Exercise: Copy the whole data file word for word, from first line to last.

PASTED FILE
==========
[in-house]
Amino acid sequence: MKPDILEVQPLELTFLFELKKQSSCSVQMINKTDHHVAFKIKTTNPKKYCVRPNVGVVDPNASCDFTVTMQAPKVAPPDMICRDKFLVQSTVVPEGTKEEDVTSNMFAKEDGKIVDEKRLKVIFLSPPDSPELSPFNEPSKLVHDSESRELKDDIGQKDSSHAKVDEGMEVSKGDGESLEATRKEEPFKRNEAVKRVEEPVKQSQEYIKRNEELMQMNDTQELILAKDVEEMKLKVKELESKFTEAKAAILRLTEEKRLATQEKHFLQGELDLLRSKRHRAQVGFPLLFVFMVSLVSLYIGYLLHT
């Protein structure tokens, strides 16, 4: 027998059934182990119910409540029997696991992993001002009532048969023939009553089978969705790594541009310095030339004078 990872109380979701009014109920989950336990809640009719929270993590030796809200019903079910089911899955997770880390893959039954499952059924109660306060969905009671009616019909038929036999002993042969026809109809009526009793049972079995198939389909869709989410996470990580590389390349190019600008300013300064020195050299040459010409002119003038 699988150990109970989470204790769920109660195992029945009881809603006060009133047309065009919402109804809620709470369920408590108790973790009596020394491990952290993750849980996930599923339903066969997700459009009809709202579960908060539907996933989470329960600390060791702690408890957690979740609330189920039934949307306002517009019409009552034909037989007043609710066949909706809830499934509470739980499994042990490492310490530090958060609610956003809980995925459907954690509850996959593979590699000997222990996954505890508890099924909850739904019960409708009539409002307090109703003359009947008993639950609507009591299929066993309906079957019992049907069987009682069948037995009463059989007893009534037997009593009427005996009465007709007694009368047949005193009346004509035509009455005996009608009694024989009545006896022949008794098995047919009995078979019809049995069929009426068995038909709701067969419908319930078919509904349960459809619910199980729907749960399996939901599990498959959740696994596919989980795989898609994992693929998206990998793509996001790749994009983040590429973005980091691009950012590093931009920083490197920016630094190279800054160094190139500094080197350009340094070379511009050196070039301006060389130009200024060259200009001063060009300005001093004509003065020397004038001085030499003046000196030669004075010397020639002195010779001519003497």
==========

[in-house]
Amino acid sequence: MKPDILEVQPLELTFLFELKKQSSCSVQMINKTDHHVAFKIKTTNPKKYCVRPNVGVVDPNASCDFTVTMQAPKVAPPDMICRDKFLVQSTVVPEGTKEEDVTSNMFAKEDGKIVDEKRLKVIFLSPPDSPELSPFNEPSKLVHDSESRELKDDIGQKDSSHAKVDEGMEVSKGDGESLEATRKEEPFKRNEAVKRVEEPVKQSQEYIKRNEELMQMNDTQELILAKDVEEMKLKVKELESKFTEAKAAILRLTEEKRLATQEKHFLQGELDLLRSKRHRAQVGFPLLFVFMVSLVSLYIGYLLHT
């Protein structure tokens, strides 16, 4: 027998059934182990119910409540029997696991992993001002009532048969023939009553089978969705790594541009310095030339004078 990872109380979701009014109920989950336990809640009719929270993590030796809200019903079910089911899955997770880390893959039954499952059924109660306060969905009671009616019909038929036999002993042969026809109809009526009793049972079995198939389909869709989410996470990580590389390349190019600008300013300064020195050299040459010409002119003038 699988150990109970989470204790769920109660195992029945009881809603006060009133047309065009919402109804809620709470369920408590108790973790009596020394491990952290993750849980996930599923339903066969997700459009009809709202579960908060539907996933989470329960600390060791702690408890957690979740609330189920039934949307306002517009019409009552034909037989007043609710066949909706809830499934509470739980499994042990490492310490530090958060609610956003809980995925459907954690509850996959593979590699000997222990996954505890508890099924909850739904019960409708009539409002307090109703003359009947008993639950609507009591299929066993309906079957019992049907069987009682069948037995009463059989007893009534037997009593009427005996009465007709007694009368047949005193009346004509035509009455005996009608009694024989009545006896022949008794098995047919009995078979019809049995069929009426068995038909709701067969419908319930078919509904349960459809619910199980729907749960399996939901599990498959959740696994596919989980795989898609994992693929998206990998793509996001790749994009983040590429973005980091691009950012590093931009920083490197920016630094190279800054160094190139500094080197350009340094070379511009050196070039301006060389130009200024060259200009001063060009300005001093004509003065020397004038001085030499003046000196030669004075010397020639002195010779001519003497």